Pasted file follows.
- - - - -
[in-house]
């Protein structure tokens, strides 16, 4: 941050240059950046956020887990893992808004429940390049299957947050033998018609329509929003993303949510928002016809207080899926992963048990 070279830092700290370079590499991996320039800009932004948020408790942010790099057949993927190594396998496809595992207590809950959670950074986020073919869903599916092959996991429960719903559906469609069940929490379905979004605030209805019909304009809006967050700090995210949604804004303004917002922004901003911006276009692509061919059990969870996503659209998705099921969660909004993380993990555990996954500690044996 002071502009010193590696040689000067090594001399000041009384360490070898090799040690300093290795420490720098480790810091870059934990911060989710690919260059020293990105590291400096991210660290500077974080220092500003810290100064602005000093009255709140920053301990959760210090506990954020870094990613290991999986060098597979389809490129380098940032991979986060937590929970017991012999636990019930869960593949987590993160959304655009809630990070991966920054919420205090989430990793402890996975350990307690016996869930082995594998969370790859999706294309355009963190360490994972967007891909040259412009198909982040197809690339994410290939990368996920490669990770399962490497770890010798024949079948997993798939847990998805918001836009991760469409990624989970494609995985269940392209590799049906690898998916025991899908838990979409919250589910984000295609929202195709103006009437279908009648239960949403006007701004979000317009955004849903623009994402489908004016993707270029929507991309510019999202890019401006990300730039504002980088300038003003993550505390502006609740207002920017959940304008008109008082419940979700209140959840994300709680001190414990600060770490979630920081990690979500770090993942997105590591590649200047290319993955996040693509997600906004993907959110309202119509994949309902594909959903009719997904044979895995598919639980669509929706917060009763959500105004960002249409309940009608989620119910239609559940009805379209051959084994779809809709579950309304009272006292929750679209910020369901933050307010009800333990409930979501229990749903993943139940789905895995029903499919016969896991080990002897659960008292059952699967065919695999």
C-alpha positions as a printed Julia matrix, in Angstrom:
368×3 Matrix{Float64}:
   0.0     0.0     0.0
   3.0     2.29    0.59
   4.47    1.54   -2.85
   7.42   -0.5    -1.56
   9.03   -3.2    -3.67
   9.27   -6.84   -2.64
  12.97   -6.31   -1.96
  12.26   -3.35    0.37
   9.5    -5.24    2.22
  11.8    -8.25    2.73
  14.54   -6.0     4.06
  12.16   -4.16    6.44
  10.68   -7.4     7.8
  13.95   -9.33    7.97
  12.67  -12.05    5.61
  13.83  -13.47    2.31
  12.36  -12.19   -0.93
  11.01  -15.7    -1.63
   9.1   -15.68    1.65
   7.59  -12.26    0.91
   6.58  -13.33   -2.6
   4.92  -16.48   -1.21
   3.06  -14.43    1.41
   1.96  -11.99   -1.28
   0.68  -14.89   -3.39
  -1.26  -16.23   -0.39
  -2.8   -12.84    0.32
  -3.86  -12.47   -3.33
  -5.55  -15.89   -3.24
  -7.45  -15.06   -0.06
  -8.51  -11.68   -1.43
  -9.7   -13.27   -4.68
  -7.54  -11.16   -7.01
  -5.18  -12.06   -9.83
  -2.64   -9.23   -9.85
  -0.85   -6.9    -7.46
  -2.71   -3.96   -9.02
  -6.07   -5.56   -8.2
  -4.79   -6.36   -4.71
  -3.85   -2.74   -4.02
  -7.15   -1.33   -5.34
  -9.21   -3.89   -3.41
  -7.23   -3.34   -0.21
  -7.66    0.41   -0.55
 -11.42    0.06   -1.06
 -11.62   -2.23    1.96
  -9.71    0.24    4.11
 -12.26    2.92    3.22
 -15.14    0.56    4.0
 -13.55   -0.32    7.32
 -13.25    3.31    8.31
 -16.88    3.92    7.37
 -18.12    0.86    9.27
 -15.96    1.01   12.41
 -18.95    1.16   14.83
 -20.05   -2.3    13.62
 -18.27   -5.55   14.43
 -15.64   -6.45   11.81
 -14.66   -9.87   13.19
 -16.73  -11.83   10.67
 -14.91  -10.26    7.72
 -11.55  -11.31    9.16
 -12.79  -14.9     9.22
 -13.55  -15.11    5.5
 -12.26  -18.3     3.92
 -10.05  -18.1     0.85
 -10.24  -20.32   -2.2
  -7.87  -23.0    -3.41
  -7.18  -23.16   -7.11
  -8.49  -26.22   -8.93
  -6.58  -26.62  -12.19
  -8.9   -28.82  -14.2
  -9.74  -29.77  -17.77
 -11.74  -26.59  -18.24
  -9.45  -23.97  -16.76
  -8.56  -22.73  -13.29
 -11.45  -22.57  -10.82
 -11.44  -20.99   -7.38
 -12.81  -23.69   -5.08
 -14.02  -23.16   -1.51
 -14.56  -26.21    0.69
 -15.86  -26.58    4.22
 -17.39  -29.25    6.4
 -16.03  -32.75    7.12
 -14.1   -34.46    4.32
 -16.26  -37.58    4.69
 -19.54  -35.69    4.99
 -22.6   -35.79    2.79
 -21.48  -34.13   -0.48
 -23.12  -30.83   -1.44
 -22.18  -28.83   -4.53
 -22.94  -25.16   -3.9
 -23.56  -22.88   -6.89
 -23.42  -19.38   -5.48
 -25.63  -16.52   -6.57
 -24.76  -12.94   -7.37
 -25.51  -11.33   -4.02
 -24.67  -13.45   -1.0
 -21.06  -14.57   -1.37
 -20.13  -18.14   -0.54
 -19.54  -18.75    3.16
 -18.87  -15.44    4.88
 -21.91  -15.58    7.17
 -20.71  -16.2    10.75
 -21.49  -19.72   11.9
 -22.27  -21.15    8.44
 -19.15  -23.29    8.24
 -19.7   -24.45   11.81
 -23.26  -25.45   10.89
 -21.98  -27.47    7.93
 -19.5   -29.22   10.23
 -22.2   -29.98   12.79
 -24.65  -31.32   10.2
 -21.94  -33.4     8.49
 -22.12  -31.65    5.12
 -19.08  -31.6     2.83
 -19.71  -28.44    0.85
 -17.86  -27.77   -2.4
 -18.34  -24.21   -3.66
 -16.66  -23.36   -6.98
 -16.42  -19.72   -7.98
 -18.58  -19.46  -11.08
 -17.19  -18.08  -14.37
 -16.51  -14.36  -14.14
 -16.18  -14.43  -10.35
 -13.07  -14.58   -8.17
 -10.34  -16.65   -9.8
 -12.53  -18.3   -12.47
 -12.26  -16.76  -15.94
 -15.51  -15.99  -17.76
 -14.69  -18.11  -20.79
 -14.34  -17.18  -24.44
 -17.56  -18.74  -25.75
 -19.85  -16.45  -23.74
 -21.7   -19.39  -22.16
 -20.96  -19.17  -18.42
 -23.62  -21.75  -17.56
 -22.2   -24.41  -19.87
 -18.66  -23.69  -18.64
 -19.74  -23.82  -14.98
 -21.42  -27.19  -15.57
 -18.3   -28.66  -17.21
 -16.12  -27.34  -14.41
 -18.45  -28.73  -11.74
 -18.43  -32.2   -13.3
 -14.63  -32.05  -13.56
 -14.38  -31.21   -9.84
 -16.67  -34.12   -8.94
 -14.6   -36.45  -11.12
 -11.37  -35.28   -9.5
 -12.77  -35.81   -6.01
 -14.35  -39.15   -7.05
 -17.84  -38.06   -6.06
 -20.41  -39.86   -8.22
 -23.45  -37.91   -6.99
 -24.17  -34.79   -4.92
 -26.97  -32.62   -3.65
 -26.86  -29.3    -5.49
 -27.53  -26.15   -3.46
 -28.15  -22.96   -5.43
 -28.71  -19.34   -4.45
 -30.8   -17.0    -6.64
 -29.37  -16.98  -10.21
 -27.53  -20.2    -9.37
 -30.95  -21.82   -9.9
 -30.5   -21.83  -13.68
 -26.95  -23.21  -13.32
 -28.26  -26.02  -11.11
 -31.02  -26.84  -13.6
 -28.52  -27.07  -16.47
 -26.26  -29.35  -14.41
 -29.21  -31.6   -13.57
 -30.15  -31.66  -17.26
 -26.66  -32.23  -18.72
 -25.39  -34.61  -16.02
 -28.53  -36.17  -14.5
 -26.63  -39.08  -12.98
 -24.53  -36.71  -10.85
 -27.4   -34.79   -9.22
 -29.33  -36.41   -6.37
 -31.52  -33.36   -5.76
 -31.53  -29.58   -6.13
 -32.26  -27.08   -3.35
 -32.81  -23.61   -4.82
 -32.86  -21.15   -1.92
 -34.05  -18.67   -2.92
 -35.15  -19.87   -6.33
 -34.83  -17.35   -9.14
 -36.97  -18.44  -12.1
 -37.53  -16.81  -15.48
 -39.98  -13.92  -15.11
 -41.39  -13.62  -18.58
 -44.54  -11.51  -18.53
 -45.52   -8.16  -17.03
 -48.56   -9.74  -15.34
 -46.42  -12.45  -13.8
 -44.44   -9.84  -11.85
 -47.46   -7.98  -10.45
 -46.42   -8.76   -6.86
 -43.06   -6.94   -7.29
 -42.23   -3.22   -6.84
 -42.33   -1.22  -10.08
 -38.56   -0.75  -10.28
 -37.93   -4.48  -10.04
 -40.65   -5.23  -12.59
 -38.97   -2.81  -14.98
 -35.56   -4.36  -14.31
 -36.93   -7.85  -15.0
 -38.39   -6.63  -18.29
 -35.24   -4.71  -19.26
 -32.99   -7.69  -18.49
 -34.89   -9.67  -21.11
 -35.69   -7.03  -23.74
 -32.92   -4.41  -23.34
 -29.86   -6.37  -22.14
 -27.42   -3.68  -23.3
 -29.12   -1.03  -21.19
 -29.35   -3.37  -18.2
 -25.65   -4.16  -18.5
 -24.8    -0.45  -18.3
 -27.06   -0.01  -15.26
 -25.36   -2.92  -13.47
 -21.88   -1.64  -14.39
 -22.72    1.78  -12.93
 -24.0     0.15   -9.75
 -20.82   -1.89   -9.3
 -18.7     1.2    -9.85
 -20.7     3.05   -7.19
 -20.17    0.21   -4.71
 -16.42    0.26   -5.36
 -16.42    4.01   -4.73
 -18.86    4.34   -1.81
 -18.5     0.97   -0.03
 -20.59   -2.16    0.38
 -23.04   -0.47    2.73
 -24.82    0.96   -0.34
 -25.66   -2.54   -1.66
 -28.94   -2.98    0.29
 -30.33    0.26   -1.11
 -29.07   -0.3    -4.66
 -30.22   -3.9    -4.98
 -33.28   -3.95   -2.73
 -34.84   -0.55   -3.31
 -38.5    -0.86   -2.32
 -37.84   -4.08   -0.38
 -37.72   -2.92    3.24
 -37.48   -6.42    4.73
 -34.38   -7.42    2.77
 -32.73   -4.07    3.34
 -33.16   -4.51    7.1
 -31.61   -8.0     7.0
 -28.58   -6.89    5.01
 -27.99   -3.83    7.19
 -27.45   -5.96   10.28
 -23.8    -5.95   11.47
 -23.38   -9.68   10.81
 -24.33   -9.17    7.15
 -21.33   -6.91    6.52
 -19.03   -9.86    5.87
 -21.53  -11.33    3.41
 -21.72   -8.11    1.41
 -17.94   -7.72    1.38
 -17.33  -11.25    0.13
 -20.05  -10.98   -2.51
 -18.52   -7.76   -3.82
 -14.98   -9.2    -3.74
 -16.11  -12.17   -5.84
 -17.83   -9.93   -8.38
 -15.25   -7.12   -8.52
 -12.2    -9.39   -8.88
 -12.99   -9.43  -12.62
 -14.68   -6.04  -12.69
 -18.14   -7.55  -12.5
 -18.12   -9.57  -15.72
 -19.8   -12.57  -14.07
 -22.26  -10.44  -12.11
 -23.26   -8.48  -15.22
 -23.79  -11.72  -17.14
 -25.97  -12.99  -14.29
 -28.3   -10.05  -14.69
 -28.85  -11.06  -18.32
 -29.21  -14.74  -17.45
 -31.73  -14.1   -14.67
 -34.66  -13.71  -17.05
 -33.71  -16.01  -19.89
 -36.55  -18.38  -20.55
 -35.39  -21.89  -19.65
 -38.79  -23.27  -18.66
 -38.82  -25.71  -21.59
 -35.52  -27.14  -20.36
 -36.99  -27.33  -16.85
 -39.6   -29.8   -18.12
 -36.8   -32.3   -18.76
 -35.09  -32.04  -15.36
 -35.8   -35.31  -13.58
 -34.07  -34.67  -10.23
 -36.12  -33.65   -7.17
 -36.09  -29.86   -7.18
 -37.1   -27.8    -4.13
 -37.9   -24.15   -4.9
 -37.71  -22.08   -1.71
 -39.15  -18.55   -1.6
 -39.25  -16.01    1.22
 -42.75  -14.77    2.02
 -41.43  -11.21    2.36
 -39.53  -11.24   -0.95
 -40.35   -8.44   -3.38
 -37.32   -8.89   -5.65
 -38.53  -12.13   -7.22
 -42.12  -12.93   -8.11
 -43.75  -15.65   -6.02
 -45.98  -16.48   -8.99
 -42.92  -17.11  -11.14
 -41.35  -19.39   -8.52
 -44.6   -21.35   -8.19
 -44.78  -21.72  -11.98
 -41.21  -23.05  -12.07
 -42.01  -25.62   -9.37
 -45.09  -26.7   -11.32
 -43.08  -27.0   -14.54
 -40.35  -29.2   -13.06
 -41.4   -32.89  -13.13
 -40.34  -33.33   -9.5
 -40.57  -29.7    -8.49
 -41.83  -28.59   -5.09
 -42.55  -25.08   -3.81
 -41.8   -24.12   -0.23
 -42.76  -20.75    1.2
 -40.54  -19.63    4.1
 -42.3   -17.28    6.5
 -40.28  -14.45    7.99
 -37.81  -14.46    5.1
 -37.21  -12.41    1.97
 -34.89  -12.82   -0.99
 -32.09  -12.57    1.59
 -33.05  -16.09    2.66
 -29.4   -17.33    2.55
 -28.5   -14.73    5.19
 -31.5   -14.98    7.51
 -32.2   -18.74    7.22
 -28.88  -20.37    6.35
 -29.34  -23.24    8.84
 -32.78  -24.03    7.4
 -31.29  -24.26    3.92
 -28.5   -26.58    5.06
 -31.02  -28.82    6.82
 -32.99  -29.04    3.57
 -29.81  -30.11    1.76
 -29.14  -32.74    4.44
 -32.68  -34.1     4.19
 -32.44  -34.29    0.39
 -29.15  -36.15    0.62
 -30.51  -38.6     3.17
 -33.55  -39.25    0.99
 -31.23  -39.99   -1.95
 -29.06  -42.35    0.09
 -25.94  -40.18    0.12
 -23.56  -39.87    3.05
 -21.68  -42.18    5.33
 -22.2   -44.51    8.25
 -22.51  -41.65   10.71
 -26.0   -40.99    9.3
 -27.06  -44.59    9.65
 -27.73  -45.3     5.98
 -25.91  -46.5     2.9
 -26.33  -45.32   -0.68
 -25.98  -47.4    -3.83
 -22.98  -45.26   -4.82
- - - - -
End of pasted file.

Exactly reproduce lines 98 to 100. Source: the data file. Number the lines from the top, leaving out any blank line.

 -23.42  -19.38   -5.48
 -25.63  -16.52   -6.57
 -24.76  -12.94   -7.37